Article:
Revamped stewardship scheme has more cash
THREE new funding categories for countryside stewardship were launched this week by MAFF as it took control of the scheme from the Countryside Commission.
The revamped scheme will enable farmers to sign up agreements concerning restoration and replacement of traditional field boundaries, old meadows and pastures and the creation of wildlife corridors by uncropped margins in arable fields.
An additional £10m will be spent over the next two years, though junior farm minister Tim Boswell admitted demand would continue to outstrip grant aid from government. The existing 5312 management agreements have been transferred to MAFF.
Richard Simmonds, commission chairman, said the five-year-old scheme had safeguarded 2262 miles of hedgerow, 233 miles of traditional wall and hedge bank restoration, 1020 agreements concerning new or improved public access, 250 old orchards and just under 97,000ha (239,590 acres) of land.
Launching the revamped scheme in Oxford on Monday, Mr Boswell said stewardship would sit alongside the environmentally sensitive area scheme as one of the two core land management ventures.
Target expansion areas were also launched at county level and Mr Boswell stressed MAFF would maintain the schemes flexibility.
Conservation groups backed the schemes expansion, though there was concern over the inflexibility of the field margin rules.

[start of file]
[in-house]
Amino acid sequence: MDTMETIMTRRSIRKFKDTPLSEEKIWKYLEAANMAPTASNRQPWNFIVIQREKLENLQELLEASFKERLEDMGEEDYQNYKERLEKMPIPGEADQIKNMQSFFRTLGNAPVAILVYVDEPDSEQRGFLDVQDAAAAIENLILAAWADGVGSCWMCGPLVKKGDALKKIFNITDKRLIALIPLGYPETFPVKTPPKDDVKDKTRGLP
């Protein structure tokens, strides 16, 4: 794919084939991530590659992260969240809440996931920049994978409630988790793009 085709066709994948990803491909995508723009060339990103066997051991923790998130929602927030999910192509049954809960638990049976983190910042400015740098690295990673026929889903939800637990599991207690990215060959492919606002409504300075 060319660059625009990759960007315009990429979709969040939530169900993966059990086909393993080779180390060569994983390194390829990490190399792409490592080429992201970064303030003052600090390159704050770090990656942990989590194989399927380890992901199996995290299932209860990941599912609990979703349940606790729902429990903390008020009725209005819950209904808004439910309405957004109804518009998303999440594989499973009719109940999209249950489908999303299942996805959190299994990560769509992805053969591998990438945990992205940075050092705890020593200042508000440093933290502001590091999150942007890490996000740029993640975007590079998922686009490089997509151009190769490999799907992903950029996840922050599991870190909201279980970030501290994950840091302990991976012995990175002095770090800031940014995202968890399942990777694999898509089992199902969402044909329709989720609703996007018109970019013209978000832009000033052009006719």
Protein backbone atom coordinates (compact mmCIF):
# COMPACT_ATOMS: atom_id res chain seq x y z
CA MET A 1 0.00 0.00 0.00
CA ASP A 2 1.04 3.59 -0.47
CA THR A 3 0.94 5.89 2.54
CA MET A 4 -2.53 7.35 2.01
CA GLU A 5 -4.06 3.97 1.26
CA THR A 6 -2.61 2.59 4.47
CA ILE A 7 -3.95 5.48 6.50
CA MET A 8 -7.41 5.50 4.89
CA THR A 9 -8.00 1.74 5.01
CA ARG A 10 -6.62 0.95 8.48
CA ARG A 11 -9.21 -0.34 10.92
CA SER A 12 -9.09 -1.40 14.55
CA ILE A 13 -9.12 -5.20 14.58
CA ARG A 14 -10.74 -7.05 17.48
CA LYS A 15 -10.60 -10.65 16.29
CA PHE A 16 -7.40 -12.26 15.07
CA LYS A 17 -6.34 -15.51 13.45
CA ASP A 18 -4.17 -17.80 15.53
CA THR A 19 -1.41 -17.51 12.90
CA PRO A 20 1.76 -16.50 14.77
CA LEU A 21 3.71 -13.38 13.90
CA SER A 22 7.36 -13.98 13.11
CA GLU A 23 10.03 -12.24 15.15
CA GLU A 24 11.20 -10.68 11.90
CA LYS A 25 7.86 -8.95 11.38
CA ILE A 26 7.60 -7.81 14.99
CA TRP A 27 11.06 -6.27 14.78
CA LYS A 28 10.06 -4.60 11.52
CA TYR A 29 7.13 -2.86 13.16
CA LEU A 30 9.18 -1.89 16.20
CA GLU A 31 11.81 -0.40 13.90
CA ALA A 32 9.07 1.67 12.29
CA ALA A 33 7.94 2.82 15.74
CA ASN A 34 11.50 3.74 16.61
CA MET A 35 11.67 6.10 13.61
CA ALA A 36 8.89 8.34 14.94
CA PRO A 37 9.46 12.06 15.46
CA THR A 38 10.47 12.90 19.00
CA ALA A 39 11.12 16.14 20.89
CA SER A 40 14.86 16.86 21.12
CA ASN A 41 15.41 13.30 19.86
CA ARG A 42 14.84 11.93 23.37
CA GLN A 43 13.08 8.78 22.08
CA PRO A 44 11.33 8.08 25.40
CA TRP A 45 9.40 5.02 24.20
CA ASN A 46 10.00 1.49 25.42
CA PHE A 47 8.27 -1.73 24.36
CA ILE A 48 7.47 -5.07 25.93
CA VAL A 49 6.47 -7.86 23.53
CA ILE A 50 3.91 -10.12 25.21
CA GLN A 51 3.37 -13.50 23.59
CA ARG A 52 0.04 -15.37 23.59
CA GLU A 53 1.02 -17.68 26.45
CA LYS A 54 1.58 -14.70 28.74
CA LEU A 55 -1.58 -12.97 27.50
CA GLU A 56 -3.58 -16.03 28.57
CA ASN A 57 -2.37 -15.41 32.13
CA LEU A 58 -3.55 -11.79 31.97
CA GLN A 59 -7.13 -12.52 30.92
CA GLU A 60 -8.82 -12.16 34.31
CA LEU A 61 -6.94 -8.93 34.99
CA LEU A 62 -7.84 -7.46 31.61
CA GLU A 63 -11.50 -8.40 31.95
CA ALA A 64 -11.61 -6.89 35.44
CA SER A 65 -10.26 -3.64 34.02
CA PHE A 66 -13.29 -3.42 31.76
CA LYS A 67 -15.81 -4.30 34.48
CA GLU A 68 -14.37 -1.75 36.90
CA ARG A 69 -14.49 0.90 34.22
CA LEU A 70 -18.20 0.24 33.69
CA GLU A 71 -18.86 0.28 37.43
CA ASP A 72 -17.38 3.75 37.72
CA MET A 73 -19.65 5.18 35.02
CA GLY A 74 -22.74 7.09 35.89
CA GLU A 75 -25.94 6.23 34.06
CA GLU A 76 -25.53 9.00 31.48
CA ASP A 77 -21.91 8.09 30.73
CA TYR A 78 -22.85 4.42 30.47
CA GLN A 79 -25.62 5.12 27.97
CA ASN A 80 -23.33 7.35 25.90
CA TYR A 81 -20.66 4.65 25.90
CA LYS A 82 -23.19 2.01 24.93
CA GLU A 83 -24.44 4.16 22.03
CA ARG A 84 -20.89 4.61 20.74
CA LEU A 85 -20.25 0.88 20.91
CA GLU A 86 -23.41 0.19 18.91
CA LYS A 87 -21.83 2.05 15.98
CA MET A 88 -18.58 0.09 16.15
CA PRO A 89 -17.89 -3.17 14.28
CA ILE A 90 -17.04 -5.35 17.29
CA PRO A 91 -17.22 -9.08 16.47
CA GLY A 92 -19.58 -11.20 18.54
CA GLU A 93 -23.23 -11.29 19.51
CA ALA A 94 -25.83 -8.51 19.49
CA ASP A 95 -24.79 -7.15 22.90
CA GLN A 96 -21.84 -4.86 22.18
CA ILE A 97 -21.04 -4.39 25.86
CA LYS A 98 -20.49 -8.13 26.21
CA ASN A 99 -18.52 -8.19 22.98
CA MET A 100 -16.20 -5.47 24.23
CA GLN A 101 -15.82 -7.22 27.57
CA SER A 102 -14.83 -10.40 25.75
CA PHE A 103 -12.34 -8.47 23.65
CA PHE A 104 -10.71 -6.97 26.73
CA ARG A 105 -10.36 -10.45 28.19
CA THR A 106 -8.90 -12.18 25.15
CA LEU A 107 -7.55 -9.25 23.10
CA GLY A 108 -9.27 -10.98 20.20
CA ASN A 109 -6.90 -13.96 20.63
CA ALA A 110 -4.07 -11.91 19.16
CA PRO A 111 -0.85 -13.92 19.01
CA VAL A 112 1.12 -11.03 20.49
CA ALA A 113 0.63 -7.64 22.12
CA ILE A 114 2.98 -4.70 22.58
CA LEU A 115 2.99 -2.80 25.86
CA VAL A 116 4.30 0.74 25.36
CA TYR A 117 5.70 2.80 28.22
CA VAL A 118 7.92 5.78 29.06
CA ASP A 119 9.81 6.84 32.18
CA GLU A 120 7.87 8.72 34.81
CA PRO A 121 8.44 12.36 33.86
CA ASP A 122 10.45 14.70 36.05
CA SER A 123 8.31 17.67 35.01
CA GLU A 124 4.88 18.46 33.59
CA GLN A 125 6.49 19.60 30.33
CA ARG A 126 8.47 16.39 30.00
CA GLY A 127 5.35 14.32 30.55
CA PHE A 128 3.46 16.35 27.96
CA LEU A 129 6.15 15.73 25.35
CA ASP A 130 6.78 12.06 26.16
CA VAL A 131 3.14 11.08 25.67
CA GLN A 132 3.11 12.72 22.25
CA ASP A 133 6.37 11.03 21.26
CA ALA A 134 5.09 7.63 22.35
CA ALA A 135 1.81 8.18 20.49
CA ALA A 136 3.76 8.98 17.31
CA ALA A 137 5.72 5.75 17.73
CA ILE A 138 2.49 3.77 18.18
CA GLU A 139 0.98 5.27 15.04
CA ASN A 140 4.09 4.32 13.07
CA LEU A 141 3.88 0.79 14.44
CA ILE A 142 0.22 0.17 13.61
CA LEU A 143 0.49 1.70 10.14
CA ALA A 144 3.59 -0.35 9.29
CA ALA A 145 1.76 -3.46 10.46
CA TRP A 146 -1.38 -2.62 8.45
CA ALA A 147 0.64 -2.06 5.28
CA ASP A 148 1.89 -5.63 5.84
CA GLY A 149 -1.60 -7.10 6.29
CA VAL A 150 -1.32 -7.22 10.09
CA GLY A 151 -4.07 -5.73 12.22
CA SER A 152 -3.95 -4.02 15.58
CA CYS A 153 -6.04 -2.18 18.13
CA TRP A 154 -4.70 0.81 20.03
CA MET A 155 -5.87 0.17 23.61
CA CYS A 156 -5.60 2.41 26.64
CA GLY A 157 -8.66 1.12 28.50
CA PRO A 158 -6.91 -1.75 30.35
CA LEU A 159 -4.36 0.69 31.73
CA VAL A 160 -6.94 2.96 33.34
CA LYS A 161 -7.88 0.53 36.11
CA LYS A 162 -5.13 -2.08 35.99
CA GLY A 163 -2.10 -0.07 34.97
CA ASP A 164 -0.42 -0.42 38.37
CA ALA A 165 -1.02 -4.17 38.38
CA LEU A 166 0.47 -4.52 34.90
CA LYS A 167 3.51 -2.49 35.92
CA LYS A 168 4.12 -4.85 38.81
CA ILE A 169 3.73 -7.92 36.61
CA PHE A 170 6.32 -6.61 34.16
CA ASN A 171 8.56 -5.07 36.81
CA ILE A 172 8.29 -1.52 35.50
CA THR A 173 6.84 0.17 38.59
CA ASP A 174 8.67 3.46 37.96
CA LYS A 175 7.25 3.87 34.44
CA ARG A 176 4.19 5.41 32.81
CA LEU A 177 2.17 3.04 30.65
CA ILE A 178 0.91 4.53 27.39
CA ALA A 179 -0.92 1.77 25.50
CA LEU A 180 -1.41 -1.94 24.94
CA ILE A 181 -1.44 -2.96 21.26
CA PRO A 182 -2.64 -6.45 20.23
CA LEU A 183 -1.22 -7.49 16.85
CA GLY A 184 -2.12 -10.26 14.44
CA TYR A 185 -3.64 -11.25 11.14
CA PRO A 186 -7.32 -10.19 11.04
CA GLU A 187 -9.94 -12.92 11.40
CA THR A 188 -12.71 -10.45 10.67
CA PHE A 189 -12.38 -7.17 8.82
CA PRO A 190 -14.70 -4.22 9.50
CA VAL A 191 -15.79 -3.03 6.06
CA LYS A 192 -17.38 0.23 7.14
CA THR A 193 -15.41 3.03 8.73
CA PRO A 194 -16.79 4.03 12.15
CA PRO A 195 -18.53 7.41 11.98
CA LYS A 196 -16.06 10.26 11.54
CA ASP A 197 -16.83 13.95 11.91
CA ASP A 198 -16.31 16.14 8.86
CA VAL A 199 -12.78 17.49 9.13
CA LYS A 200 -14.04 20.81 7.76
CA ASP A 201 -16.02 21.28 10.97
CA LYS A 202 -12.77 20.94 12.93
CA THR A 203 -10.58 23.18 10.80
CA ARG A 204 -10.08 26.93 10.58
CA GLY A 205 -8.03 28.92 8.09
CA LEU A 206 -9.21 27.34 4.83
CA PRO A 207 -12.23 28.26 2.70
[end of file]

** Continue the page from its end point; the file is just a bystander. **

David West, Oxfordshire Farming and Wildlife Advisory adviser, said current field margin agreements meant farmers could only begin autumn sowing grass/wild flower swards from Oct 1.
"We have actually been struggling to get approval for farmers to sow before Oct 1 and would strongly back any mechanism which will allow farmers to sow from Sept 1.
Marek Nowakowski, head of conservation for Willmot Pertwee, said the problem appeared to be logistical in the fact that applicants had been unable to get the go-ahead from the Oct 1.
"Most farmers are sowing at the end of August or the beginning of September, and by October 1 it is difficult for farmers to get to field margins as crops are blocking the way," he said.
Oxford farmer Andrew Cleever (centre), junior minister Tim Boswell (left) and Richard Simmonds, Countryside Commission chairman.